For Hickory High School senior Taylor Johnson, choosing a medical-related internship was a no-brainer.
“I’ve known since the beginning of my high school career that I wanted to work in the medical field,” Johnson said. “I just wasn’t sure exactly where.”
After getting her CNA certification last semester, Johnson was looking forward to an internship opportunity. The COVID-19 pandemic had other plans.
“With HIPAA (Health Insurance Portability and Accountability Act) protection and insurance matters, it’s already difficult to find a medical internship for a high school student. COVID-19 made this even more challenging,” said Chris Reese, K-64 business liaison.
K-64 fosters collaboration between education, government and business to develop, attract and retain a talent pool to meet growing workforce demands in Catawba County.
As local hospitals and medical practices tightened visitor restrictions during the pandemic, internship opportunities for high school students were put on hold.
“Our local hospitals and practices are great to work with, but with COVID-19 restrictions, they were limited in their customary student internships,” Reese explained. “Being an ‘education connection hub,’ K-64 was contacted to try to help provide some type of internship experience for local high school students.”
In October 2020, K-64 leaders started working on ways to provide a unique internship experience to high school students interested in the medical field.
"K-64 initiated the conversation with education partners, including CVCC and Lenoir-Rhyne (University), knowing we had some options, and presented the internship-concept to see what we all could pull together,” Reese said. "This collaboration is a great example of K-64 helping connect education and community to help our students gain invaluable experience at a very important time in their lives.”
Once plans were made, internship opportunities were made available to students in all three school systems in Catawba County. Johnson didn’t hesitate to sign up.
“This internship allowed me to jump around in different (medical) fields and kind of see where my calling is,” Johnson said. She plans to attend UNC Charlotte and study nursing.
During the semester, 17 students from the three school systems have been exposed to an array of medical-related fields.
“High school students have had the opportunity to explore careers in the areas of surgical technology, radiography, respiratory therapy, polysomnography and electroneurodiagnostics,” said Robin Ross, dean of the School of Health and Public Services at CVCC.
Medical topics that Lenoir-Rhyne University professors offered this semester include anatomy, public health, diagnostic equipment, engaging in a mock Lamaze class, mental health screenings and more.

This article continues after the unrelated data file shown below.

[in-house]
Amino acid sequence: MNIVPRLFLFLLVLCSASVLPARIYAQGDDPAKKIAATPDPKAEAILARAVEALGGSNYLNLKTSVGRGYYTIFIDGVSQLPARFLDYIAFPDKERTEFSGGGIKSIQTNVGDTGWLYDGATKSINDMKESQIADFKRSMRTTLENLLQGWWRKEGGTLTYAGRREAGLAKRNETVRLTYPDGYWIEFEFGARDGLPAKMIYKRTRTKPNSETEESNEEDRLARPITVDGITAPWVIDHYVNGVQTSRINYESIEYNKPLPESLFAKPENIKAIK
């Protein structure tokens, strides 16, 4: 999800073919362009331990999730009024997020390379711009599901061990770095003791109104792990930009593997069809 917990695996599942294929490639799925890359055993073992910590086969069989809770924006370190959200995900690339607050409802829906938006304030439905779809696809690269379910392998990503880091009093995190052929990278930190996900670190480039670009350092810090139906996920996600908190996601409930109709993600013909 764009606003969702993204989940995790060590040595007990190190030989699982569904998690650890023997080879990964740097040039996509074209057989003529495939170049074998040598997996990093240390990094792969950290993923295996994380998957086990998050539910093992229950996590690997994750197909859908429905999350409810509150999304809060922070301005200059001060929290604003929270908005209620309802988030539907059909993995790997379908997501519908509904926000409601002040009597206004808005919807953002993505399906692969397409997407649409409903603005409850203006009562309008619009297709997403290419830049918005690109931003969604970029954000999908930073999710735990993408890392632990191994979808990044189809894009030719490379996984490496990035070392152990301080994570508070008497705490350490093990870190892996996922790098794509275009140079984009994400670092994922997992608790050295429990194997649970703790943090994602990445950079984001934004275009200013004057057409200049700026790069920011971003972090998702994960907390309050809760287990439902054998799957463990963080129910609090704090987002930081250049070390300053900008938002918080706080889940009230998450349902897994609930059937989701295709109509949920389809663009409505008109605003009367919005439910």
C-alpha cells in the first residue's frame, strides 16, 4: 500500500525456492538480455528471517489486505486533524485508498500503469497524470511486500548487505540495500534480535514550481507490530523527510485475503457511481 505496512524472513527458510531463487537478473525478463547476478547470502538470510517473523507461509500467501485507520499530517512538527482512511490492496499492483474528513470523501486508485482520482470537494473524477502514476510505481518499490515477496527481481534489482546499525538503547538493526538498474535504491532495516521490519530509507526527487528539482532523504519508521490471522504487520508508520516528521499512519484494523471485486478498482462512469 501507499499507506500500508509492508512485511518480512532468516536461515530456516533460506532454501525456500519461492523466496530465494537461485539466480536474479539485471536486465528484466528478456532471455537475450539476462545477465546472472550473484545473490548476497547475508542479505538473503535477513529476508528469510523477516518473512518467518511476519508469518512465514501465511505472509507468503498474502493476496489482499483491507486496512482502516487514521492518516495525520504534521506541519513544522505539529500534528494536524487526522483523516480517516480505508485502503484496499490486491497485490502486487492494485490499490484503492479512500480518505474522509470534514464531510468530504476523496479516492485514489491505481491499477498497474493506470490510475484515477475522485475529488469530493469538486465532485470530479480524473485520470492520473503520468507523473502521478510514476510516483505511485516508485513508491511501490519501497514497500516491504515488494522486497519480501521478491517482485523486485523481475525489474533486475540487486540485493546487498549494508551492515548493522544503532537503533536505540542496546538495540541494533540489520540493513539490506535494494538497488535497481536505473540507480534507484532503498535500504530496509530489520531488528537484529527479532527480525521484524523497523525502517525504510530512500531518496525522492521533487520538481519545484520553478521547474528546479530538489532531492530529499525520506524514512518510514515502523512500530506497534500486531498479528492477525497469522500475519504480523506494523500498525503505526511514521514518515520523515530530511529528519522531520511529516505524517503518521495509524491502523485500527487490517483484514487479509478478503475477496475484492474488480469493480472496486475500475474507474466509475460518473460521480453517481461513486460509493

Ross said the feedback from students has been positive.
“Students have expressed that they love the hands-on aspect of the experiences,” she said. “Many students have indicated they are amazed at the number of careers we have at CVCC that they were not aware of or knew about.”
This was true for Johnson. “Some of the fields we have toured I honestly had no interest in before touring them,” she said.
One field that stood out to Johnson was radiography.
“I thought that was a very interesting week,” she said. “Before this internship, I had never even thought about radiography as a choice for me. (The internship is) definitely showing me different aspects of the medical field and showing me different areas that I may be interested in pursuing.”
Michael R. McGee, dean of the College of Health Sciences at Lenoir-Rhyne University, knows the importance of medical internships, and was eager to help K-64 provide the hands-on internship for students.
“Internships and hands-on experiences provide students a view of the real world or a 'day in the life,’ for a profession,” McGee said. “This is vital in the decision-making process. If they are exposed to and/or experience these job duties firsthand early, they can make a more informed decision about their future plans.”
Ross agreed. “Internships allow students to ‘test-drive’ careers before they invest lots of time and money into college or training into a career they aren't happy with or decide it really isn't for them,” he said.
Emily Willis is a general assignment and education reporter at the Hickory Daily Record.